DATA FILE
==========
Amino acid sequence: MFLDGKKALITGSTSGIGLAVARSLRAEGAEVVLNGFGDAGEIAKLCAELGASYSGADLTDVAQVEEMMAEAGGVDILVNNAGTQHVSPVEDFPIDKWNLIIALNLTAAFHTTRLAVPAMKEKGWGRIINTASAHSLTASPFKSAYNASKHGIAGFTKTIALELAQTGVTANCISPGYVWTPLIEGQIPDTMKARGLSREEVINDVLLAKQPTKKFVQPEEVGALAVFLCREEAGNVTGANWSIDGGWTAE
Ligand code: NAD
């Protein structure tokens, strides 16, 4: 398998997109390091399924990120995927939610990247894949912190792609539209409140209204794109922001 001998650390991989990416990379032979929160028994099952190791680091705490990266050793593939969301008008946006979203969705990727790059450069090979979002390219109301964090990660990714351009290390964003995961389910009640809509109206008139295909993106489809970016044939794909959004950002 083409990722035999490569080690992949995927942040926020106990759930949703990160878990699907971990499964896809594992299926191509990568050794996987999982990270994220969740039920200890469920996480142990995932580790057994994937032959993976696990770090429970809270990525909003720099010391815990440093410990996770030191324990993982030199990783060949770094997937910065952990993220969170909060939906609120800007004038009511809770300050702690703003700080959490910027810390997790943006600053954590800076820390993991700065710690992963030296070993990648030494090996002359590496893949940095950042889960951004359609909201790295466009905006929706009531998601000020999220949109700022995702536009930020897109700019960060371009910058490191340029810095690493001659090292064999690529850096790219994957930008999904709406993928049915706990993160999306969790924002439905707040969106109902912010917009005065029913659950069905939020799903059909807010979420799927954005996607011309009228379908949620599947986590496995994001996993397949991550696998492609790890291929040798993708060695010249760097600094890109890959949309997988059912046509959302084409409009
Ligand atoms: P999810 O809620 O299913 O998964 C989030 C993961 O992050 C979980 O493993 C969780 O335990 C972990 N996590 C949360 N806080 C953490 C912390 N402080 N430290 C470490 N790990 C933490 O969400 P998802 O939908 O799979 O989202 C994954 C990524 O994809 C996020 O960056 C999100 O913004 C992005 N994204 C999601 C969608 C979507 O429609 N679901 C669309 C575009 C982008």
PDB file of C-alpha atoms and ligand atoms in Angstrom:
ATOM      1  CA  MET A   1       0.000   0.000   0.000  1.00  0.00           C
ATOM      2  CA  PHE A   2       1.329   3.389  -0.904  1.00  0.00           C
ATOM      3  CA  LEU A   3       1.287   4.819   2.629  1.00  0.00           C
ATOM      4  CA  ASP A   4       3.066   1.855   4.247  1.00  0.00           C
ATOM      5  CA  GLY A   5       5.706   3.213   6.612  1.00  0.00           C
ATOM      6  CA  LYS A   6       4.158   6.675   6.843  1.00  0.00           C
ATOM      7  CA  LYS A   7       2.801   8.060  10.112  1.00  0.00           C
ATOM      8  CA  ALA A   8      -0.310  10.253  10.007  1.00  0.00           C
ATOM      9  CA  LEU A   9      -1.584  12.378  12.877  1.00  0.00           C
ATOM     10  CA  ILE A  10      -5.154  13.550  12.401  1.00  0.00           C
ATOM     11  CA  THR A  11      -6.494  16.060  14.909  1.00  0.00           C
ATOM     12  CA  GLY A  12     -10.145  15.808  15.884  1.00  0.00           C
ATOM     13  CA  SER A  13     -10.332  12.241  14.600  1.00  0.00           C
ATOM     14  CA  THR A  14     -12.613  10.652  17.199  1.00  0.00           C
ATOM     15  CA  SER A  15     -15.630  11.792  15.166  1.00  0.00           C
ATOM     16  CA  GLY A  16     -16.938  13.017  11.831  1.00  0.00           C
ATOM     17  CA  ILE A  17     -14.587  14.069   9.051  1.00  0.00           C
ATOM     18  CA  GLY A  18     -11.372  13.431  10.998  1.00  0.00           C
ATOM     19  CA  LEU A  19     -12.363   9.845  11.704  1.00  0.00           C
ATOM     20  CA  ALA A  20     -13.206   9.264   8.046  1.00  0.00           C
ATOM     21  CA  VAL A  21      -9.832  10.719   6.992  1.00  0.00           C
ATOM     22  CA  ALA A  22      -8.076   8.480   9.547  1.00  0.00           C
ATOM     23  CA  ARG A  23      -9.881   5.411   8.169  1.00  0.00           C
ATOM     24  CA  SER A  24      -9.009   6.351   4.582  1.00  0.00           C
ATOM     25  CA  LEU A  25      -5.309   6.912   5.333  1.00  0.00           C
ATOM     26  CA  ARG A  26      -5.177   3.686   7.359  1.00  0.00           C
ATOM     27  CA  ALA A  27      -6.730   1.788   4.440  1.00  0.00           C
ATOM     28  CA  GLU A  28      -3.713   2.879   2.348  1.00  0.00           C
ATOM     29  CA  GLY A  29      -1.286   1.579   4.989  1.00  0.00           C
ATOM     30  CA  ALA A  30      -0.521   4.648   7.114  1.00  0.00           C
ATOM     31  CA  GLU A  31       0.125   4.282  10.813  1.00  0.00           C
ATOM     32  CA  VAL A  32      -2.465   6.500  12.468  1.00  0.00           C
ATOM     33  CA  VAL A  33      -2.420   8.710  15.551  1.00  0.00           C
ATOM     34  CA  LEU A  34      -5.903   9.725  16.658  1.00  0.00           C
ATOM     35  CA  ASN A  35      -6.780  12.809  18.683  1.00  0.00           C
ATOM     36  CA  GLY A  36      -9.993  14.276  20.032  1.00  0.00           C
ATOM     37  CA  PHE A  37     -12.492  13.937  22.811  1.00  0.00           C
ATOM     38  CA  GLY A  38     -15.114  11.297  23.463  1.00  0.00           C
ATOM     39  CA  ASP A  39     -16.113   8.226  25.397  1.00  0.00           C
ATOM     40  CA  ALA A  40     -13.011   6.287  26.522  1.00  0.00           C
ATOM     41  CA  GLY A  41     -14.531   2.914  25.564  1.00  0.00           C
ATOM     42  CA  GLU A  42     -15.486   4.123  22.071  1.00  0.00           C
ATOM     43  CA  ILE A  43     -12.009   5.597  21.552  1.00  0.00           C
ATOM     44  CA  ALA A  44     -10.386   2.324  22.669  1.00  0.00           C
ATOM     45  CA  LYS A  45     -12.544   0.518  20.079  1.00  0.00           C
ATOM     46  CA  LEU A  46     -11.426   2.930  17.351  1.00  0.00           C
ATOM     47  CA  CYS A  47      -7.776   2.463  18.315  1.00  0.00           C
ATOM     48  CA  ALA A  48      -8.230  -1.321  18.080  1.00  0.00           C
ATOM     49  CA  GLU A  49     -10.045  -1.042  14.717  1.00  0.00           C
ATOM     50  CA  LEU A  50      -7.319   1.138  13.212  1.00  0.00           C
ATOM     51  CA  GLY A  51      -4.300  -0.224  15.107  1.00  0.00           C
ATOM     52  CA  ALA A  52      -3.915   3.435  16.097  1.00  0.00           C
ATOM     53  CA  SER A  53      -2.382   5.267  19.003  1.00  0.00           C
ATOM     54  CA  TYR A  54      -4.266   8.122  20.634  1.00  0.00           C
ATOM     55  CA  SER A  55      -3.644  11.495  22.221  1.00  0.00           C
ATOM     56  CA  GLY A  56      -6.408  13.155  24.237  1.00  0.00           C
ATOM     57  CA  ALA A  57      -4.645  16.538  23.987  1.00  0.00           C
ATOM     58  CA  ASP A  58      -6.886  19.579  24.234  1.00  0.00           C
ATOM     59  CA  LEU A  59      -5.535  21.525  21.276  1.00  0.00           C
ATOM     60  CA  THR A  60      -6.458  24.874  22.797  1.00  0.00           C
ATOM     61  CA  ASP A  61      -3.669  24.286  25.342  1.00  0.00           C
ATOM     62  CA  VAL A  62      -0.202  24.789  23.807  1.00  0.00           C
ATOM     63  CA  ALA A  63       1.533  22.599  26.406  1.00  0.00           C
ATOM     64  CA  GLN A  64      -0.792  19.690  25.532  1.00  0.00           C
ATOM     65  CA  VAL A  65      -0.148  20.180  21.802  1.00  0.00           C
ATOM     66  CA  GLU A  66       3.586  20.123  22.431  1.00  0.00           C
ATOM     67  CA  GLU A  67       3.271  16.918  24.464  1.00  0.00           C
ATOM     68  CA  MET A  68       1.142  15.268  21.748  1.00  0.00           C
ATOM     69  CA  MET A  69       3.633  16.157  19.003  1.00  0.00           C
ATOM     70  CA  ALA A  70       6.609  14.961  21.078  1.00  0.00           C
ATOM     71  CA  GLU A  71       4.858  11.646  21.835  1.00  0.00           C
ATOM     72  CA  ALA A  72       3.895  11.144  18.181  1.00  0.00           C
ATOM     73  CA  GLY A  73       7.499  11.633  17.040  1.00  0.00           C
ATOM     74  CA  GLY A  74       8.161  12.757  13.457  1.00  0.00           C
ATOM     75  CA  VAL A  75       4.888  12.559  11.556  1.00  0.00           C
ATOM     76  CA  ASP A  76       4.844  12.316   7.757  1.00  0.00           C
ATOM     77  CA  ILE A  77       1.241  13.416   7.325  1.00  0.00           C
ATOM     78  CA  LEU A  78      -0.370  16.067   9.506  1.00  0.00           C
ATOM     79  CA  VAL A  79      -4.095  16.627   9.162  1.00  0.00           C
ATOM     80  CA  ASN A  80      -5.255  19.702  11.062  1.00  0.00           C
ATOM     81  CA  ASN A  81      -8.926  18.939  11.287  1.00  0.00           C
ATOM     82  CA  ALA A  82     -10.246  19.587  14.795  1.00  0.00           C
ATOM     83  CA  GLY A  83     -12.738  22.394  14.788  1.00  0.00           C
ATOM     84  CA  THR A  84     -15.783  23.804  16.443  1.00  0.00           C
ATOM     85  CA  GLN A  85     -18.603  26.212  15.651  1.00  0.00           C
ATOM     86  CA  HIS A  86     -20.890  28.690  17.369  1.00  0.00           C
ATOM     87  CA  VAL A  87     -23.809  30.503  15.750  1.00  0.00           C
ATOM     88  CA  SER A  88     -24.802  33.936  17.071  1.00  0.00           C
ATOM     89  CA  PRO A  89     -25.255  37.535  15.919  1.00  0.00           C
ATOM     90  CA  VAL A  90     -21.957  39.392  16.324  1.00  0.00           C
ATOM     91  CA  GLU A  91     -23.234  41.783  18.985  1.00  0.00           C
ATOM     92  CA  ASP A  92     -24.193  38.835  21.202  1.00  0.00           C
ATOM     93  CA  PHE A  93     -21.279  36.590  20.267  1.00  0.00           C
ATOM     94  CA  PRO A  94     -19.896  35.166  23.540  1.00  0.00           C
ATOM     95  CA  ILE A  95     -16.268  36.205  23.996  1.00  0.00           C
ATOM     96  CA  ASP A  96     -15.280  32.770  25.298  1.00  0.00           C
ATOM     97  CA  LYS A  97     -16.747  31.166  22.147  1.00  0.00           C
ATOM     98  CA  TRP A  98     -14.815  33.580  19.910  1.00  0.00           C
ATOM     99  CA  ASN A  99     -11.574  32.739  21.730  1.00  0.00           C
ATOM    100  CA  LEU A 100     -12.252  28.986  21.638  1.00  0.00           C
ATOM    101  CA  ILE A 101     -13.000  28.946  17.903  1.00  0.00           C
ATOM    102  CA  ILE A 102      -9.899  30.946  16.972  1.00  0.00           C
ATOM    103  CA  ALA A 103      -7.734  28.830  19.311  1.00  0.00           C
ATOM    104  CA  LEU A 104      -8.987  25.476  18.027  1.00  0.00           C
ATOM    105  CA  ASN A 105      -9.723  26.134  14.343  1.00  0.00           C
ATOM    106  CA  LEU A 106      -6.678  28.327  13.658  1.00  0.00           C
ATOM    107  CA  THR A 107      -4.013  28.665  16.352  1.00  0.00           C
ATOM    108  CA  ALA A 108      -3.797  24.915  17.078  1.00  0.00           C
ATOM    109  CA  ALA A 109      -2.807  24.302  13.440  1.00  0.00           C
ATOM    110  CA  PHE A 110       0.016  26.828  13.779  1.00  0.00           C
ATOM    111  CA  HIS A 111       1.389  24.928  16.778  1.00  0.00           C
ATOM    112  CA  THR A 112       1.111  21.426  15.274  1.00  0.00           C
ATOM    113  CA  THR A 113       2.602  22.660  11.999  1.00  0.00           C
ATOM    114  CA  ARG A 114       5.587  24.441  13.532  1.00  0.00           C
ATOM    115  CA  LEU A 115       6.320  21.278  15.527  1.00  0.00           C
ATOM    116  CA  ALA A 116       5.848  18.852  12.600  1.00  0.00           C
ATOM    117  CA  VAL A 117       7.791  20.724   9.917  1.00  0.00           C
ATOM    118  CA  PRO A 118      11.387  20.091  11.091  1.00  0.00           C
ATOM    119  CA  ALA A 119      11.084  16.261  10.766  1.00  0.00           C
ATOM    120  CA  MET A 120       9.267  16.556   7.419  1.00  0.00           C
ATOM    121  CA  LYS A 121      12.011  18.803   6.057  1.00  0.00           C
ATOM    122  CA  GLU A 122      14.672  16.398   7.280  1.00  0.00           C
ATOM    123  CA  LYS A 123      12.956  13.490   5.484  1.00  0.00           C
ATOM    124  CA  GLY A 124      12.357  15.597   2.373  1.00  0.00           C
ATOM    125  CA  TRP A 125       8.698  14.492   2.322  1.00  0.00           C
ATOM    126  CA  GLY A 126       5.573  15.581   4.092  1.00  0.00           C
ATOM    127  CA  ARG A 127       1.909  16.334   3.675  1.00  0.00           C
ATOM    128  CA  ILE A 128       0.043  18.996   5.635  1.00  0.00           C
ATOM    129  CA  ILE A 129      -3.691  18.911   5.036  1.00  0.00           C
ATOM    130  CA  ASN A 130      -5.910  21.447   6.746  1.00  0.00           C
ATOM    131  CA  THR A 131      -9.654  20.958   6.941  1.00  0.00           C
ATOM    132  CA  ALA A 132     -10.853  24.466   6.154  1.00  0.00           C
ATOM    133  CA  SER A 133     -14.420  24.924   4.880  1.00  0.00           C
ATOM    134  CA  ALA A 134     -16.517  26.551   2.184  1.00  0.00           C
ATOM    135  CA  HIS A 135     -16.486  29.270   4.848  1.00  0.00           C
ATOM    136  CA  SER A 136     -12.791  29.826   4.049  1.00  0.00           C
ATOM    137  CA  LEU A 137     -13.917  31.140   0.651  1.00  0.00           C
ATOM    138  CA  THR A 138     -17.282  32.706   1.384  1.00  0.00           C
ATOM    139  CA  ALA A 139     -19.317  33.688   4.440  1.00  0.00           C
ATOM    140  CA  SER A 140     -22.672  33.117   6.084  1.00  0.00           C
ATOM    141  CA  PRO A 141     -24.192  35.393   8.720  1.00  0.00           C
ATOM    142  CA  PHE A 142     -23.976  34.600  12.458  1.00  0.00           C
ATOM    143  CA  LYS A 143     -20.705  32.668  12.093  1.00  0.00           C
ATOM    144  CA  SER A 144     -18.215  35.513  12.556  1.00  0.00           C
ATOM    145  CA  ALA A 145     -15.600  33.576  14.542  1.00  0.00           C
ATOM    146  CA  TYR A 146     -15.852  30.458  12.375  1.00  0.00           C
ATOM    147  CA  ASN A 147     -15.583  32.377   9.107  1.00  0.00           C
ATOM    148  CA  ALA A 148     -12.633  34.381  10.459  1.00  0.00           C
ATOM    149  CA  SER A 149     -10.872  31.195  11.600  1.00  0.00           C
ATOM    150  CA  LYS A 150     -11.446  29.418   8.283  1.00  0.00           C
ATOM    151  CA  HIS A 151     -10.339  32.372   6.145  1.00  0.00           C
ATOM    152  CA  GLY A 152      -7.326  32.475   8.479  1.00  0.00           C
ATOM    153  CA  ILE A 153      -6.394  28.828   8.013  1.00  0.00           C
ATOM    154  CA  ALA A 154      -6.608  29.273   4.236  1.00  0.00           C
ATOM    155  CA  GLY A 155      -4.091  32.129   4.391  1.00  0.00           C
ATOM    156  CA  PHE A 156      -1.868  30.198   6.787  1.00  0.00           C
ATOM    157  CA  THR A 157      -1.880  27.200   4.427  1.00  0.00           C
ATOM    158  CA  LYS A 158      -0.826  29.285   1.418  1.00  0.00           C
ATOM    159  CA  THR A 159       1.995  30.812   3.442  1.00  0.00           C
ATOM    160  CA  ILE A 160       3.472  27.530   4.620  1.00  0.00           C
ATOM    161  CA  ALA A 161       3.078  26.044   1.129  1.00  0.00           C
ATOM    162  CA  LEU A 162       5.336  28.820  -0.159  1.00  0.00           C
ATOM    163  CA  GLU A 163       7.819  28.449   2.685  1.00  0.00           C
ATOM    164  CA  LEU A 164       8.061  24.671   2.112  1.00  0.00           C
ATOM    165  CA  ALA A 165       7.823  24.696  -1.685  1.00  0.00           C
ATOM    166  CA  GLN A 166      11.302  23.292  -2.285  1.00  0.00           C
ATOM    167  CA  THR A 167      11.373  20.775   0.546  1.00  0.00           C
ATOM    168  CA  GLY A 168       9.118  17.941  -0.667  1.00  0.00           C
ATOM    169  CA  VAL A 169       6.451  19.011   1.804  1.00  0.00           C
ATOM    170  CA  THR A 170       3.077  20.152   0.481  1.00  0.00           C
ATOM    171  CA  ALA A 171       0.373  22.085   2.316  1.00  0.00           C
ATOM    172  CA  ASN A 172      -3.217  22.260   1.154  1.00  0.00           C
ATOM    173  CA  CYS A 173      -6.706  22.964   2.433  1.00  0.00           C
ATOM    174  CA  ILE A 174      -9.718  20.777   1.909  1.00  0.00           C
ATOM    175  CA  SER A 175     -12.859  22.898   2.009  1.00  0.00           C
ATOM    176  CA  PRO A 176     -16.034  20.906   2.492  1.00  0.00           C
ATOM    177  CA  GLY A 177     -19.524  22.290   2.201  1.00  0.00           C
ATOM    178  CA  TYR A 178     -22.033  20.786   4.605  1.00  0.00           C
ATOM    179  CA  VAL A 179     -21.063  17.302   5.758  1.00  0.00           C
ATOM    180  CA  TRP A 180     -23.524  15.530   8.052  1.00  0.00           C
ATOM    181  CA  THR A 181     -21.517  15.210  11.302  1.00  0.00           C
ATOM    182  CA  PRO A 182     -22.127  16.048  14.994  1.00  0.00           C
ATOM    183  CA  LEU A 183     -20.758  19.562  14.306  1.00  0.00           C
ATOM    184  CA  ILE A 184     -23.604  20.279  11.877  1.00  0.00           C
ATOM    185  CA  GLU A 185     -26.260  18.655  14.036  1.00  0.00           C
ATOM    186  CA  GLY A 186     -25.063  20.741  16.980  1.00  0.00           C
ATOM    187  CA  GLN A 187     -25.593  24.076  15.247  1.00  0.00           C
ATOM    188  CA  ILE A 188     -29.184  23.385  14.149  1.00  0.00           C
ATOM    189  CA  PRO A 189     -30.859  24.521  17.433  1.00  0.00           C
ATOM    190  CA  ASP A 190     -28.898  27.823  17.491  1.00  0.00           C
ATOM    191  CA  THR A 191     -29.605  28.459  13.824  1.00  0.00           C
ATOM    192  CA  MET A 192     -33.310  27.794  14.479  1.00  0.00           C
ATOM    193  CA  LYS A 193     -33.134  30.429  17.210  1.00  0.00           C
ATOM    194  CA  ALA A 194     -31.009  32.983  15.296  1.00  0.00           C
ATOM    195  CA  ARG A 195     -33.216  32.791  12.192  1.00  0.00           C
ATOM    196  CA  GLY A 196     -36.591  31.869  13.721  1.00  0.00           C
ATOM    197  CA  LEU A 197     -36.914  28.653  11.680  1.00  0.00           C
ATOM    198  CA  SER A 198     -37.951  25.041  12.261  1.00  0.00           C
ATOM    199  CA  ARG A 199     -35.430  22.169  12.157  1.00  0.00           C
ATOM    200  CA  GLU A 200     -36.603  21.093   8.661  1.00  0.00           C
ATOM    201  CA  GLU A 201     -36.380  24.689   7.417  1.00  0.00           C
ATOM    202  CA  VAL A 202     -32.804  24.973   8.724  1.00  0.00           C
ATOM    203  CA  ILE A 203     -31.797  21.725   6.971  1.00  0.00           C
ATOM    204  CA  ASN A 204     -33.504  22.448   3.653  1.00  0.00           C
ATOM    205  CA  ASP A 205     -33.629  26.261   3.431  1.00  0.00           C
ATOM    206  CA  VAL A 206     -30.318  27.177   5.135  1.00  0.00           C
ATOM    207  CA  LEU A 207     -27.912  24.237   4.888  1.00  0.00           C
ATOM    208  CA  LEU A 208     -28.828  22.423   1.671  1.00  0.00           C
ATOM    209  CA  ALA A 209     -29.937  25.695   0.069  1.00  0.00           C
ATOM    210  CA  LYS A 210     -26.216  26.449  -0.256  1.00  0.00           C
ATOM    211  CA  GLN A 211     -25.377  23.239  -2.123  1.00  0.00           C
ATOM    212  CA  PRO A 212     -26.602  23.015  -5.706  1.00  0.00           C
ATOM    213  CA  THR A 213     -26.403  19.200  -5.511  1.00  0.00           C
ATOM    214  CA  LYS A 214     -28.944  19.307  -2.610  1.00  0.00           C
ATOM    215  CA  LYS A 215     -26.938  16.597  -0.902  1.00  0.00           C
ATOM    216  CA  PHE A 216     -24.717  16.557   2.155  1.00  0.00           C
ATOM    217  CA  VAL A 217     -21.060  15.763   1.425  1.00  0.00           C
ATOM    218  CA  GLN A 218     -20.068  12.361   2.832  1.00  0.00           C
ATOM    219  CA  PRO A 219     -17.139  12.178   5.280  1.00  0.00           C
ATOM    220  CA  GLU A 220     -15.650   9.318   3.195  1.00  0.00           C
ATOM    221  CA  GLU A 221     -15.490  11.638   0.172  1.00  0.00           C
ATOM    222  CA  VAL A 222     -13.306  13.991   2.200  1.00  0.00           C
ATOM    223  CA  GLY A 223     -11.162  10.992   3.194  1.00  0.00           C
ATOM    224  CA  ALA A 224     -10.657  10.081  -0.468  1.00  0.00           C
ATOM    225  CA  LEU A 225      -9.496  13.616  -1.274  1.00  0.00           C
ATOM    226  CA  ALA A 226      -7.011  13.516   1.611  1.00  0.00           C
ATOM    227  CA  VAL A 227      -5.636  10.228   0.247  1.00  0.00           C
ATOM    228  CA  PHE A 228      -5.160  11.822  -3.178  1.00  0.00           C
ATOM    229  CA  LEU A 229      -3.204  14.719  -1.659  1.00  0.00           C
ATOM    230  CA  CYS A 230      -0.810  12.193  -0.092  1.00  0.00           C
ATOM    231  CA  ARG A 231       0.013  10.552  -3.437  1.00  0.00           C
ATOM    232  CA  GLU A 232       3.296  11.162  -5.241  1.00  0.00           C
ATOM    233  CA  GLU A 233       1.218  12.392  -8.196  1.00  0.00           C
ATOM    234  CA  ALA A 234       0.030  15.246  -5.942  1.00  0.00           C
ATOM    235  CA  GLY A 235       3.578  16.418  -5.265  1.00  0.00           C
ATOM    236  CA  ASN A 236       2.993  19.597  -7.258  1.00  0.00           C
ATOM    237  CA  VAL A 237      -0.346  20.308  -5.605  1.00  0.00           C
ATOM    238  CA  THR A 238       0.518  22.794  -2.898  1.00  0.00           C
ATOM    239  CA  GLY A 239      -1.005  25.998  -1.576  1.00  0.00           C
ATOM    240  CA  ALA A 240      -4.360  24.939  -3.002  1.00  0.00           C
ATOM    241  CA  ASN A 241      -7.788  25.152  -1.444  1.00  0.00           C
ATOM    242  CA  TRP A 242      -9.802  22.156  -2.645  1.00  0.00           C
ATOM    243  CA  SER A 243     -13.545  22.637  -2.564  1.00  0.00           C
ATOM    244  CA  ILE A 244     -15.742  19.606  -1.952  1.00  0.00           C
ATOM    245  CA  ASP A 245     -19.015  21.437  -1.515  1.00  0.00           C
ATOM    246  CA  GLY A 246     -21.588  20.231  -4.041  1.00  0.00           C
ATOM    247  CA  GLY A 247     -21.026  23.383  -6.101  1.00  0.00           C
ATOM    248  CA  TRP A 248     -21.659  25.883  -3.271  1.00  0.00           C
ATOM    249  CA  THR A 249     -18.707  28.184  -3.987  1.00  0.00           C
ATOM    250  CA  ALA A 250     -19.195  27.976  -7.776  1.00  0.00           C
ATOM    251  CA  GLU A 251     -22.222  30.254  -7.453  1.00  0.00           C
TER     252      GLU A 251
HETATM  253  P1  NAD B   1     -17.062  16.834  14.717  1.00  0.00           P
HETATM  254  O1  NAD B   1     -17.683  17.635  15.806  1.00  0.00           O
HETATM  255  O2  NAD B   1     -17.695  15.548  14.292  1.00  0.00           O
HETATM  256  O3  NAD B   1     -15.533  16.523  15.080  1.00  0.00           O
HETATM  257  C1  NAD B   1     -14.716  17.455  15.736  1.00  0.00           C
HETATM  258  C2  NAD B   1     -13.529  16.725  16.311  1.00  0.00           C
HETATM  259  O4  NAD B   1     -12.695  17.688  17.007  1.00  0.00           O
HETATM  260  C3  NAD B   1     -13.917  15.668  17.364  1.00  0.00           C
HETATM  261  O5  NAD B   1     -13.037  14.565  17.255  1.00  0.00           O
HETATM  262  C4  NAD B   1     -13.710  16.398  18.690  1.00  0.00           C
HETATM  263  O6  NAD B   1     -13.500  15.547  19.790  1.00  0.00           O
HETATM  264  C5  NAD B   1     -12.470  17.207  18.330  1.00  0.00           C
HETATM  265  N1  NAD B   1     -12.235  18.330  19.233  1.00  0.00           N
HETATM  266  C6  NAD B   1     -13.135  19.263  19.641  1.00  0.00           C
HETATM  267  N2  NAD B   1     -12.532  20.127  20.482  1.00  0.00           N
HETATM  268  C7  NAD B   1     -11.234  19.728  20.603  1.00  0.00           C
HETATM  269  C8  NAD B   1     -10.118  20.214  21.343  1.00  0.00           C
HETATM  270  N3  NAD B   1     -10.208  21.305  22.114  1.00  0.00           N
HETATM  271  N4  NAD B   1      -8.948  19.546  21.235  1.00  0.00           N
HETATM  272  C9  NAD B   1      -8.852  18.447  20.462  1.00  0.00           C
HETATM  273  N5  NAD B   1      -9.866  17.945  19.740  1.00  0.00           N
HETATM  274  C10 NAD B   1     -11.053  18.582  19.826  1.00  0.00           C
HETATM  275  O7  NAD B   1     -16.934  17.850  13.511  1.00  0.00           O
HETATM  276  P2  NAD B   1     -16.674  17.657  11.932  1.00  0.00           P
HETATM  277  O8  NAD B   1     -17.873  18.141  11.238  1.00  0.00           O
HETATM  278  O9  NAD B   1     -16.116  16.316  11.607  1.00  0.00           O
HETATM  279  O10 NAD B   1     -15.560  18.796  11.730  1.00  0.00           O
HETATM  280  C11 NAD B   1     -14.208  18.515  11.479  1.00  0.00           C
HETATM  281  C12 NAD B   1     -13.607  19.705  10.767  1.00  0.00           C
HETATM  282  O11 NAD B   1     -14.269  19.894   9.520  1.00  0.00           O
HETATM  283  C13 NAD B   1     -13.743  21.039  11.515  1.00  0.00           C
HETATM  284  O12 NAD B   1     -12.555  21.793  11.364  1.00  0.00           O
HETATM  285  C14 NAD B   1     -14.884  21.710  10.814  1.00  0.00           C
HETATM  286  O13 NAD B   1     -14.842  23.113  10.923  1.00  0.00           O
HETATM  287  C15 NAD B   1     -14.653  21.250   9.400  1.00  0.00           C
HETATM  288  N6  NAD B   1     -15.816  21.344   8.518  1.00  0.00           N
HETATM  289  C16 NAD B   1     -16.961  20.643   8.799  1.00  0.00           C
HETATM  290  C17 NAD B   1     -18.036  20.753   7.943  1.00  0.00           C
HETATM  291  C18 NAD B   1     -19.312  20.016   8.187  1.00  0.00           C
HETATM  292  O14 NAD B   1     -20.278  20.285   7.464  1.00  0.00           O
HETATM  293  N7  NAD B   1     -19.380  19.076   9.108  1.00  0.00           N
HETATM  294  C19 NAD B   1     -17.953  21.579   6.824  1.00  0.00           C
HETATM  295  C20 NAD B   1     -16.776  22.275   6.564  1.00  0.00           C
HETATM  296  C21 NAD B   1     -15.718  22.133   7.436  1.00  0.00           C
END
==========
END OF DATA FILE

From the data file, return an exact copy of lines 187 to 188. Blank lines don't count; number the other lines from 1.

ATOM    182  CA  PRO A 182     -22.127  16.048  14.994  1.00  0.00           C
ATOM    183  CA  LEU A 183     -20.758  19.562  14.306  1.00  0.00           C